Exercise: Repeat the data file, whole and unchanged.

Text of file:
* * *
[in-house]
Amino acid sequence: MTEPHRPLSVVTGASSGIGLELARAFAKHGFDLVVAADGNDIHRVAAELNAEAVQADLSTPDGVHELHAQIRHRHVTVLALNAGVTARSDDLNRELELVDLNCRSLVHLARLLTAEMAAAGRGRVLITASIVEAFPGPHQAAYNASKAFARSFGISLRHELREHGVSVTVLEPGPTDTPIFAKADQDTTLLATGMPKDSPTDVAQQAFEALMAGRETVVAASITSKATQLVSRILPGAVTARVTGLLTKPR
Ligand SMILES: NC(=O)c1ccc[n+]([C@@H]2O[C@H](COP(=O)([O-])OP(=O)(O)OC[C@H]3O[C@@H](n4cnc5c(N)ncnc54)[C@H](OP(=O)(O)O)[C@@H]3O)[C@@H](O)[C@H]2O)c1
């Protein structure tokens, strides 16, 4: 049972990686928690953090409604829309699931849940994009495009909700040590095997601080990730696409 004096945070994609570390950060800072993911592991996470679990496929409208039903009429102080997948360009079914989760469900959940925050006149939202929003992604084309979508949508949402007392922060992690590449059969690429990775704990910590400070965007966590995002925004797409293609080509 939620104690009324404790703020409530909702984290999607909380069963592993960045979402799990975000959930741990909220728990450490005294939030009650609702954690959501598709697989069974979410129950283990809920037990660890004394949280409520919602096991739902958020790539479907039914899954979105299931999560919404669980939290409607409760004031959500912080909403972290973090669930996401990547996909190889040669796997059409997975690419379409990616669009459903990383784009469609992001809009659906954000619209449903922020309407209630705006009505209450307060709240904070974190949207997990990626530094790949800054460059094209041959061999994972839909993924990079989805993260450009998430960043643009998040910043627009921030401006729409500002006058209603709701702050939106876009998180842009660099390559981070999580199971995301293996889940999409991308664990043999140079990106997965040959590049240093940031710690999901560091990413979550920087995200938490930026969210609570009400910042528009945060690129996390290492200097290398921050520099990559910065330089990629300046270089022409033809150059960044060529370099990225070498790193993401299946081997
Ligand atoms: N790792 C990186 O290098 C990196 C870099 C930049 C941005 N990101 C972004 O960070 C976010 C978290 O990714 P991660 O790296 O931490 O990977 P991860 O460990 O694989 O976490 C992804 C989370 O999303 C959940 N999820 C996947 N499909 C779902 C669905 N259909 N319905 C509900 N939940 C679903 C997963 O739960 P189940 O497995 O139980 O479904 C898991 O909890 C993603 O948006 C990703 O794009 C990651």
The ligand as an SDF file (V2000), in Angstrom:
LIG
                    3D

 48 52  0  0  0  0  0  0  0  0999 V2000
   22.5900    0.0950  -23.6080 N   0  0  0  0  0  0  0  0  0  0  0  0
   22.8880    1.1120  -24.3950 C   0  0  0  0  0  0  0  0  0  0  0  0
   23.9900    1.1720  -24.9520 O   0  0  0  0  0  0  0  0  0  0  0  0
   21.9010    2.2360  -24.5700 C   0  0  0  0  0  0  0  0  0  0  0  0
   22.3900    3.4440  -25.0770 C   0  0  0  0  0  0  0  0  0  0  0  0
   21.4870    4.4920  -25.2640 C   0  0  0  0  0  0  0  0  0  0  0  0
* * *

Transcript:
[in-house]
Amino acid sequence: MTEPHRPLSVVTGASSGIGLELARAFAKHGFDLVVAADGNDIHRVAAELNAEAVQADLSTPDGVHELHAQIRHRHVTVLALNAGVTARSDDLNRELELVDLNCRSLVHLARLLTAEMAAAGRGRVLITASIVEAFPGPHQAAYNASKAFARSFGISLRHELREHGVSVTVLEPGPTDTPIFAKADQDTTLLATGMPKDSPTDVAQQAFEALMAGRETVVAASITSKATQLVSRILPGAVTARVTGLLTKPR
Ligand SMILES: NC(=O)c1ccc[n+]([C@@H]2O[C@H](COP(=O)([O-])OP(=O)(O)OC[C@H]3O[C@@H](n4cnc5c(N)ncnc54)[C@H](OP(=O)(O)O)[C@@H]3O)[C@@H](O)[C@H]2O)c1
């Protein structure tokens, strides 16, 4: 049972990686928690953090409604829309699931849940994009495009909700040590095997601080990730696409 004096945070994609570390950060800072993911592991996470679990496929409208039903009429102080997948360009079914989760469900959940925050006149939202929003992604084309979508949508949402007392922060992690590449059969690429990775704990910590400070965007966590995002925004797409293609080509 939620104690009324404790703020409530909702984290999607909380069963592993960045979402799990975000959930741990909220728990450490005294939030009650609702954690959501598709697989069974979410129950283990809920037990660890004394949280409520919602096991739902958020790539479907039914899954979105299931999560919404669980939290409607409760004031959500912080909403972290973090669930996401990547996909190889040669796997059409997975690419379409990616669009459903990383784009469609992001809009659906954000619209449903922020309407209630705006009505209450307060709240904070974190949207997990990626530094790949800054460059094209041959061999994972839909993924990079989805993260450009998430960043643009998040910043627009921030401006729409500002006058209603709701702050939106876009998180842009660099390559981070999580199971995301293996889940999409991308664990043999140079990106997965040959590049240093940031710690999901560091990413979550920087995200938490930026969210609570009400910042528009945060690129996390290492200097290398921050520099990559910065330089990629300046270089022409033809150059960044060529370099990225070498790193993401299946081997
Ligand atoms: N790792 C990186 O290098 C990196 C870099 C930049 C941005 N990101 C972004 O960070 C976010 C978290 O990714 P991660 O790296 O931490 O990977 P991860 O460990 O694989 O976490 C992804 C989370 O999303 C959940 N999820 C996947 N499909 C779902 C669905 N259909 N319905 C509900 N939940 C679903 C997963 O739960 P189940 O497995 O139980 O479904 C898991 O909890 C993603 O948006 C990703 O794009 C990651």
The ligand as an SDF file (V2000), in Angstrom:
LIG
                    3D

 48 52  0  0  0  0  0  0  0  0999 V2000
   22.5900    0.0950  -23.6080 N   0  0  0  0  0  0  0  0  0  0  0  0
   22.8880    1.1120  -24.3950 C   0  0  0  0  0  0  0  0  0  0  0  0
   23.9900    1.1720  -24.9520 O   0  0  0  0  0  0  0  0  0  0  0  0
   21.9010    2.2360  -24.5700 C   0  0  0  0  0  0  0  0  0  0  0  0
   22.3900    3.4440  -25.0770 C   0  0  0  0  0  0  0  0  0  0  0  0
   21.4870    4.4920  -25.2640 C   0  0  0  0  0  0  0  0  0  0  0  0